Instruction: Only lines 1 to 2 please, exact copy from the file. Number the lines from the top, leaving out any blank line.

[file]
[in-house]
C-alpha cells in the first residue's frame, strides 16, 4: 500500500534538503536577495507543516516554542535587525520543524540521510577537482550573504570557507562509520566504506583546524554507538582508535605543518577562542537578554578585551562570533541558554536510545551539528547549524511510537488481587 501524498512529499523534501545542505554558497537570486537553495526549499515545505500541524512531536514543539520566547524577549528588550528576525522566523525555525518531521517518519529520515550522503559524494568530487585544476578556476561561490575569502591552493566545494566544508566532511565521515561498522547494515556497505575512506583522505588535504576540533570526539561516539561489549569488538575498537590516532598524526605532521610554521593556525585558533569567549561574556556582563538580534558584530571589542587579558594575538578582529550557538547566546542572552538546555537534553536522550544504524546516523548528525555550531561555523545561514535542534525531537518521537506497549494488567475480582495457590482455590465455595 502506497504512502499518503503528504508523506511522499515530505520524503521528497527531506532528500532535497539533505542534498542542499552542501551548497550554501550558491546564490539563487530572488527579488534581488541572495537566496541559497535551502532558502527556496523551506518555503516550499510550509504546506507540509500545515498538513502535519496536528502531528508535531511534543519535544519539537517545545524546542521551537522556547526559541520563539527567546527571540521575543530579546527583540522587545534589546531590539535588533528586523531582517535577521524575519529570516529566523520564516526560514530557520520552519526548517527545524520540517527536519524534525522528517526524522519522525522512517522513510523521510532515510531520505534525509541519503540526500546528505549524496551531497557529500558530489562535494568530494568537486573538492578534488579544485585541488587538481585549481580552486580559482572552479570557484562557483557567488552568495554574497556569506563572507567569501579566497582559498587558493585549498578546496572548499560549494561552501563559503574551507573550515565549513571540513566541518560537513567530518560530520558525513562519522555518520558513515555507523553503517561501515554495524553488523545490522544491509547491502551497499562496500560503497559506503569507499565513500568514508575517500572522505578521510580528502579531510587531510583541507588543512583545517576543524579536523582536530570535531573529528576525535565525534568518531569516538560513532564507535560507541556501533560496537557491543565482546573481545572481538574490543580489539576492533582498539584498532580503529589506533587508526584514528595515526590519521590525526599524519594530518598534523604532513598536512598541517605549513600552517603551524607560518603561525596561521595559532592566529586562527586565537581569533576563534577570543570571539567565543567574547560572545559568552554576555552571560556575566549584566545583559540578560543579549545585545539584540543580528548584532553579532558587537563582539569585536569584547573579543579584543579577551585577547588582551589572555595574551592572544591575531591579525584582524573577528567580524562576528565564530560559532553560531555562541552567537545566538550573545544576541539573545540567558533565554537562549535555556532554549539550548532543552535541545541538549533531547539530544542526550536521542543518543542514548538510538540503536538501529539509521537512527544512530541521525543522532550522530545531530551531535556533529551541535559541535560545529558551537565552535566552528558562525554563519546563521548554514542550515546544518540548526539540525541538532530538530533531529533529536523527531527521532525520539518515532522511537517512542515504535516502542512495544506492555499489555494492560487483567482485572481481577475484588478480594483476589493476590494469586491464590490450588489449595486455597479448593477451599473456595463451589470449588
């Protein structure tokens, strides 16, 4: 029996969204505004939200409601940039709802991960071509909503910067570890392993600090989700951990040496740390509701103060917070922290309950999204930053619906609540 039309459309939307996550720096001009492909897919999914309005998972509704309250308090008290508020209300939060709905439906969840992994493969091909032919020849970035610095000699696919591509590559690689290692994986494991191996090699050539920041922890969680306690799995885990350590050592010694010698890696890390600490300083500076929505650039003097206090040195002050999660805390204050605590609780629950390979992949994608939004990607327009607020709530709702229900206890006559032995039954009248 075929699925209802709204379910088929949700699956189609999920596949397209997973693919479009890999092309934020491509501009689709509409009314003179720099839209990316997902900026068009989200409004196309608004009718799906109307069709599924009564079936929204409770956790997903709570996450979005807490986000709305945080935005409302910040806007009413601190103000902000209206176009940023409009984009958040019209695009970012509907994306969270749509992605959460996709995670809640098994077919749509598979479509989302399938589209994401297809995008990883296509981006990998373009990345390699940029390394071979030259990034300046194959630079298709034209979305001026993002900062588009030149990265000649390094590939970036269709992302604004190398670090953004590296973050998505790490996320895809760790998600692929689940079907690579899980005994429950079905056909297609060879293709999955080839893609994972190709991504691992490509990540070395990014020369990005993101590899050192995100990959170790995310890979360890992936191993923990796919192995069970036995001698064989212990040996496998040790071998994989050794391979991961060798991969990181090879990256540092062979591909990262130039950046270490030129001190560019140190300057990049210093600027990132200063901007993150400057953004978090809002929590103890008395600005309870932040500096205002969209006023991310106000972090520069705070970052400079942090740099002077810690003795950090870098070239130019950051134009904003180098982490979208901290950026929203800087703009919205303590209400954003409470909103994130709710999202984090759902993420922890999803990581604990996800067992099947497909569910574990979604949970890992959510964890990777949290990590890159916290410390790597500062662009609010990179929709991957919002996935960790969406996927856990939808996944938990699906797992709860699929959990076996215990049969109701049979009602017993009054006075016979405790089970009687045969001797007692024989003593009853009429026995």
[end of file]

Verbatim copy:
[in-house]
C-alpha cells in the first residue's frame, strides 16, 4: 500500500534538503536577495507543516516554542535587525520543524540521510577537482550573504570557507562509520566504506583546524554507538582508535605543518577562542537578554578585551562570533541558554536510545551539528547549524511510537488481587 501524498512529499523534501545542505554558497537570486537553495526549499515545505500541524512531536514543539520566547524577549528588550528576525522566523525555525518531521517518519529520515550522503559524494568530487585544476578556476561561490575569502591552493566545494566544508566532511565521515561498522547494515556497505575512506583522505588535504576540533570526539561516539561489549569488538575498537590516532598524526605532521610554521593556525585558533569567549561574556556582563538580534558584530571589542587579558594575538578582529550557538547566546542572552538546555537534553536522550544504524546516523548528525555550531561555523545561514535542534525531537518521537506497549494488567475480582495457590482455590465455595 502506497504512502499518503503528504508523506511522499515530505520524503521528497527531506532528500532535497539533505542534498542542499552542501551548497550554501550558491546564490539563487530572488527579488534581488541572495537566496541559497535551502532558502527556496523551506518555503516550499510550509504546506507540509500545515498538513502535519496536528502531528508535531511534543519535544519539537517545545524546542521551537522556547526559541520563539527567546527571540521575543530579546527583540522587545534589546531590539535588533528586523531582517535577521524575519529570516529566523520564516526560514530557520520552519526548517527545524520540517527536519524534525522528517526524522519522525522512517522513510523521510532515510531520505534525509541519503540526500546528505549524496551531497557529500558530489562535494568530494568537486573538492578534488579544485585541488587538481585549481580552486580559482572552479570557484562557483557567488552568495554574497556569506563572507567569501579566497582559498587558493585549498578546496572548499560549494561552501563559503574551507573550515565549513571540513566541518560537513567530518560530520558525513562519522555518520558513515555507523553503517561501515554495524553488523545490522544491509547491502551497499562496500560503497559506503569507499565513500568514508575517500572522505578521510580528502579531510587531510583541507588543512583545517576543524579536523582536530570535531573529528576525535565525534568518531569516538560513532564507535560507541556501533560496537557491543565482546573481545572481538574490543580489539576492533582498539584498532580503529589506533587508526584514528595515526590519521590525526599524519594530518598534523604532513598536512598541517605549513600552517603551524607560518603561525596561521595559532592566529586562527586565537581569533576563534577570543570571539567565543567574547560572545559568552554576555552571560556575566549584566545583559540578560543579549545585545539584540543580528548584532553579532558587537563582539569585536569584547573579543579584543579577551585577547588582551589572555595574551592572544591575531591579525584582524573577528567580524562576528565564530560559532553560531555562541552567537545566538550573545544576541539573545540567558533565554537562549535555556532554549539550548532543552535541545541538549533531547539530544542526550536521542543518543542514548538510538540503536538501529539509521537512527544512530541521525543522532550522530545531530551531535556533529551541535559541535560545529558551537565552535566552528558562525554563519546563521548554514542550515546544518540548526539540525541538532530538530533531529533529536523527531527521532525520539518515532522511537517512542515504535516502542512495544506492555499489555494492560487483567482485572481481577475484588478480594483476589493476590494469586491464590490450588489449595486455597479448593477451599473456595463451589470449588